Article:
Tough session at Wall Street on Wednesday, as the Stock

Exchange Market re-opened after Hurricane Sandy left the city. American equity markets were closed Oct. 29 and 30, the first consecutive shutdowns because of weather in more than a century.

Despite the rough trading, almost three stocks rose for every two that fell on U.S. exchanges, as volume was about 6.31 billion shares, or 5.7 percent above the three- month average.

“Today, traders are more heightened to a flash crash more than any day prior,” Rick Fier, director of equity trading at Conifer Securities LLC in New York, said in a phone interview with Bloomberg. “Nobody cares about if the market goes up or down. You just want to make sure the market is functioning properly.”

The S&P 500 rose less than 0.1 percent from Friday’s close to 1,412.16 at 4 p.m. in New York, after falling as much as 0.4 percent. The Dow Jones Industrial Average lost 10.75 points, or 0.1 percent, to 13,096.46 on Wednesday.

Another aftermath of the unprecedented market closure was that several stocks’ ex-dividend dates will be adjusted due to the market’s closure on Monday and Tuesday. Market expects most stocks that were supposed to go ex-dividend on those dates will have their ex-dates pushed back a few days. It has been the case of Fossil, True Religion Apparel or Polo Ralph Lauren, per instance.

After revolting the fashion industry sealing the largest acquisition of the year, PVH Corp. (PVH) surged 20 percent to 109.99 dollars, the highest level since at least 1980. The owner of the Calvin Klein and Tommy Hilfiger brands has acquired its competitor Warnaco Group for 2.9 billion dollars cash and shares transaction, creating a company with 8 billion dollars in sales and bringing all Calvin Klein-branded apparel under one roof.

Warnaco had licensed Calvin Klein’s jeans from PVH, which bought Calvin Klein’s company from the designer in 2003, reminded ‘The New York Post’. Shares of Warnaco climbed 39 percent to 70.58 dollars.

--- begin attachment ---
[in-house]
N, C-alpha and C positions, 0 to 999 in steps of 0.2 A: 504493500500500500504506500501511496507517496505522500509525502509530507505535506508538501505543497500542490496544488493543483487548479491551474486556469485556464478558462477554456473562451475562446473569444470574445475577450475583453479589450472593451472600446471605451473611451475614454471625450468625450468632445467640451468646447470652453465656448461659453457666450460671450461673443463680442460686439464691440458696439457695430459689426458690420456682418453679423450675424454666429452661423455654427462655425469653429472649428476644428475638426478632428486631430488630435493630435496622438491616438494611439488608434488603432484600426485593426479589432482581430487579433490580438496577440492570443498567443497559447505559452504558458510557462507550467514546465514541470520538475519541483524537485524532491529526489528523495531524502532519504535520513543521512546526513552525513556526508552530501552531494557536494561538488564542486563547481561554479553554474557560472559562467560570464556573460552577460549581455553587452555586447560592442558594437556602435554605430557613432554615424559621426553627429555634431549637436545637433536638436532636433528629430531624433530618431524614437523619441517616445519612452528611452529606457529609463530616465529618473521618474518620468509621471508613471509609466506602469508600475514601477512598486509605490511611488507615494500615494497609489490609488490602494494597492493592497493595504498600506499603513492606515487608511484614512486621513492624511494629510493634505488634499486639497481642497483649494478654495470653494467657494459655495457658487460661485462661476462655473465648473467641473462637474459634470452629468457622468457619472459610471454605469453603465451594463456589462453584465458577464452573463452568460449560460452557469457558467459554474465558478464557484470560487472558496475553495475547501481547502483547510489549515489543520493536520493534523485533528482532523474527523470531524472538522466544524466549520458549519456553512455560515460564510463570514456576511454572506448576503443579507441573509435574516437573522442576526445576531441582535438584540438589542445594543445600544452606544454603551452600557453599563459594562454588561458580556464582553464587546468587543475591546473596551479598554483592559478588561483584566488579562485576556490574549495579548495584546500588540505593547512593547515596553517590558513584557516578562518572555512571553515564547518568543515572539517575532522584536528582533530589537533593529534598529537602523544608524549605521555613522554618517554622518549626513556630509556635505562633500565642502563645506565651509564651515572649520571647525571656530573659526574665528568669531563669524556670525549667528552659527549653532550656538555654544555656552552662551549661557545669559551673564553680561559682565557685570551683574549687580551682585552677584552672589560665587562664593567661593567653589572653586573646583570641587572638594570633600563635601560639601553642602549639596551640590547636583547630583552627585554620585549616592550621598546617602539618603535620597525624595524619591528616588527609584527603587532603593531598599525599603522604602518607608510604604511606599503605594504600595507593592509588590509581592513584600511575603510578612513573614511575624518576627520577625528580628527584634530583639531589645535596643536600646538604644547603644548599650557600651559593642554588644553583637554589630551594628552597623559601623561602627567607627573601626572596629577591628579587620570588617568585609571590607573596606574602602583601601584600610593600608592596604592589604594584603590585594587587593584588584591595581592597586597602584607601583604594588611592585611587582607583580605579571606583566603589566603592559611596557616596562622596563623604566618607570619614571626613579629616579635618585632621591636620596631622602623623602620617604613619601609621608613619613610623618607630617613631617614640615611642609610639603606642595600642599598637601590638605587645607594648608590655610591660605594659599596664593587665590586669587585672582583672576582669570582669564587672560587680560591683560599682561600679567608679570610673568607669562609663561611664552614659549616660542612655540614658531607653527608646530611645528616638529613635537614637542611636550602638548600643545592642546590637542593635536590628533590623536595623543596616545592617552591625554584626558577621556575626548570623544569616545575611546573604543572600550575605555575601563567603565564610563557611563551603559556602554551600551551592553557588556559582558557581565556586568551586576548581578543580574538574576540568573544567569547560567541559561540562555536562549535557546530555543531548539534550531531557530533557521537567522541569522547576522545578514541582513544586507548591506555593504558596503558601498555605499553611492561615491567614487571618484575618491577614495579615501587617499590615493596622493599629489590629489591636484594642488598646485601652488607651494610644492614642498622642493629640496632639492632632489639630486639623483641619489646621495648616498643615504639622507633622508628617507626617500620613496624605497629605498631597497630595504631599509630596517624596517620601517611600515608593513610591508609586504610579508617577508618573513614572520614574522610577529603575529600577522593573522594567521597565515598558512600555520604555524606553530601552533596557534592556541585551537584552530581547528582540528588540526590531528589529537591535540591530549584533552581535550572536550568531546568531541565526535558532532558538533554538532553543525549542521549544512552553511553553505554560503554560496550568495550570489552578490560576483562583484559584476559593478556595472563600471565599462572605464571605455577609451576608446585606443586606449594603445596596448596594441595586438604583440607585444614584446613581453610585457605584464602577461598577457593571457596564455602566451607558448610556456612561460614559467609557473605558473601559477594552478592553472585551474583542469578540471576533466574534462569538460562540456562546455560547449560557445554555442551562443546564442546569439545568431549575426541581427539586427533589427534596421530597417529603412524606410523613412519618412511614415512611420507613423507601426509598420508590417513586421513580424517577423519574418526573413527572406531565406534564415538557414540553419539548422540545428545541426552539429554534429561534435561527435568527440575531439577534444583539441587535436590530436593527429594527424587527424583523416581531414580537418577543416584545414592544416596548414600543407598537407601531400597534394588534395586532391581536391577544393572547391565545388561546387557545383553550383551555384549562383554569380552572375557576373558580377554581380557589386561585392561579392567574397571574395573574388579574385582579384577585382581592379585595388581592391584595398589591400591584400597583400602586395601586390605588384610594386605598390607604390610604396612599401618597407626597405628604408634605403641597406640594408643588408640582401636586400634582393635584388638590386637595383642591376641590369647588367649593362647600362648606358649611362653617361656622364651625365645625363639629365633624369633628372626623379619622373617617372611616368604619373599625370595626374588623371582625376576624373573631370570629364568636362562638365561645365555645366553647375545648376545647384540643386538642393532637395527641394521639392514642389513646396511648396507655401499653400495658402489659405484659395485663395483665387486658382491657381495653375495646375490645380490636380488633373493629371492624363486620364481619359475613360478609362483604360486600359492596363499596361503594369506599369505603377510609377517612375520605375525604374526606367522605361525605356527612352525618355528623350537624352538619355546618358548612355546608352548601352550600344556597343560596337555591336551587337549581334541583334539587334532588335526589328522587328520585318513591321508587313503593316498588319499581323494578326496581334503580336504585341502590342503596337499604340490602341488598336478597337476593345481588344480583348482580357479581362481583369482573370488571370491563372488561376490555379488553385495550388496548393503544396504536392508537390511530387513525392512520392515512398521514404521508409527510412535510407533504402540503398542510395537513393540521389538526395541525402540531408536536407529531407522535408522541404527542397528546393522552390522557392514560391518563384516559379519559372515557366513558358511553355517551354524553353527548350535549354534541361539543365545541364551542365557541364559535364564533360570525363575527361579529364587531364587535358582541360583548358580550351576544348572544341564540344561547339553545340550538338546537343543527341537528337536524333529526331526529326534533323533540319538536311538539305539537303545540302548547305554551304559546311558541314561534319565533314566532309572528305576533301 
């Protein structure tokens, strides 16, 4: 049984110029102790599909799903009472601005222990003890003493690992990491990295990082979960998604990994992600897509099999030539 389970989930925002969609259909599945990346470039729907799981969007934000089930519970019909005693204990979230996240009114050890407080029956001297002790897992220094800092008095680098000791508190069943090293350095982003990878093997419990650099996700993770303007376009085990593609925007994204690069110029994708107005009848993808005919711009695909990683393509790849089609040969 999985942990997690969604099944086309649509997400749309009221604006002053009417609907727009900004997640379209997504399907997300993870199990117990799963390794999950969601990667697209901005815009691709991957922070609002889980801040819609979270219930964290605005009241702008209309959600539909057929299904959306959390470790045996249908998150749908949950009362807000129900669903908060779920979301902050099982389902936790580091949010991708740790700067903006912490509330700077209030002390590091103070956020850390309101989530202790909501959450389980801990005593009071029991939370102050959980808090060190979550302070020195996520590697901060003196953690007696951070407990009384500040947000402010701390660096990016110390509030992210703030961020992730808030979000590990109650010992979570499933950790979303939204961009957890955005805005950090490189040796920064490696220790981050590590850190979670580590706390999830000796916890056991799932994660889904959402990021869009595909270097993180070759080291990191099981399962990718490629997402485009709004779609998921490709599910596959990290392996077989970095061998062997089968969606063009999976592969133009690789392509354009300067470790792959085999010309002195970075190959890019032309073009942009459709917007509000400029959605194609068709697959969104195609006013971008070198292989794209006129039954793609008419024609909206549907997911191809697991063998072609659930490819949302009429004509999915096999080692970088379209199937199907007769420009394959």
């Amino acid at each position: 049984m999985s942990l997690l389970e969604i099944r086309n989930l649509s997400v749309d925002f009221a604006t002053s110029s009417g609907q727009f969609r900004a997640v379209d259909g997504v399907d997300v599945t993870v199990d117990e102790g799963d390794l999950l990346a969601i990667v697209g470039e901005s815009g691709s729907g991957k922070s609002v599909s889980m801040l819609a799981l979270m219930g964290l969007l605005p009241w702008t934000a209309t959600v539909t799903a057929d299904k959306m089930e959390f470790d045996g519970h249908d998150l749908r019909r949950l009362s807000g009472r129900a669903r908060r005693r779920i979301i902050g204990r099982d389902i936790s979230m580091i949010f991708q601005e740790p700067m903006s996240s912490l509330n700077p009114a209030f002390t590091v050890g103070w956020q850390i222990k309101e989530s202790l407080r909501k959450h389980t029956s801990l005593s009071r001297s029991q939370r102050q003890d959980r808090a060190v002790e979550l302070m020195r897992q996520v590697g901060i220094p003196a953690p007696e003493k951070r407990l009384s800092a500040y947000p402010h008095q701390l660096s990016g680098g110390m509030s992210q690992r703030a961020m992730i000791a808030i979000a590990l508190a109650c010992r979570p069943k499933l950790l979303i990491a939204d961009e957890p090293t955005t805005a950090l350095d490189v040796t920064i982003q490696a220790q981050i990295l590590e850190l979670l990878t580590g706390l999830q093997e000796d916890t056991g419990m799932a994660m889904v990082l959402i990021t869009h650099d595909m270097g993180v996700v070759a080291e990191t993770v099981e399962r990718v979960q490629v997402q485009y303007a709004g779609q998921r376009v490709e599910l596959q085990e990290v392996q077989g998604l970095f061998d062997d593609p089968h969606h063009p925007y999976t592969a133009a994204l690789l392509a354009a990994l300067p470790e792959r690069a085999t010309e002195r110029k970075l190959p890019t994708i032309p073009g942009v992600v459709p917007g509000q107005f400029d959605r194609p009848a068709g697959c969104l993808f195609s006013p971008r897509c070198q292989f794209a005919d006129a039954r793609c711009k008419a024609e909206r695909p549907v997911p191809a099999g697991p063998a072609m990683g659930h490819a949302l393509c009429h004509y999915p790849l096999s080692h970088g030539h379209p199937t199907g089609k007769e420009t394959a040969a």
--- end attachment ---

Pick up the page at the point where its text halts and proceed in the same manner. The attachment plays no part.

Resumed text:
Elsewhere yet still in USA, analysts at Trefis expect that Polo Ralph Lauren’s revenue growth slowdown – generated by Ralph Lauren closing 60 percent of its distribution network in China and reducing shipments of core merchandise in Europe -, “along with tough comparison against a healthy Q2 fiscal 2012, to negatively impact the upcoming financial results for Ralph Lauren. The year ago period delivered a strong performance due to increased shipments of the new brand, Denim and Supply.”

In Asia, mainland Chinese stocks posted strong gains after two separate surveys showed an improvement in manufacturing activity Thursday, published ‘MarketWatch’. China’s Shanghai Composite index soared 1.8 percent after an official gauge of manufacturing Purchasing Managers’ Index rose to 50.2 in October from 49.8 in September. Notable advancers in Hong Kong included Esprit Holdings Ltd. which added 4.4 percent.

The improvement implied “China’s industrial activity continues to bottom out following a modest pickup last month. This is driven by the increase of new orders, thanks to the filtering through of the earlier easing measures, while exports outlook remains challenging,” said Hongbin Qu, HSBC’s chief economist for China, in a statement.
 

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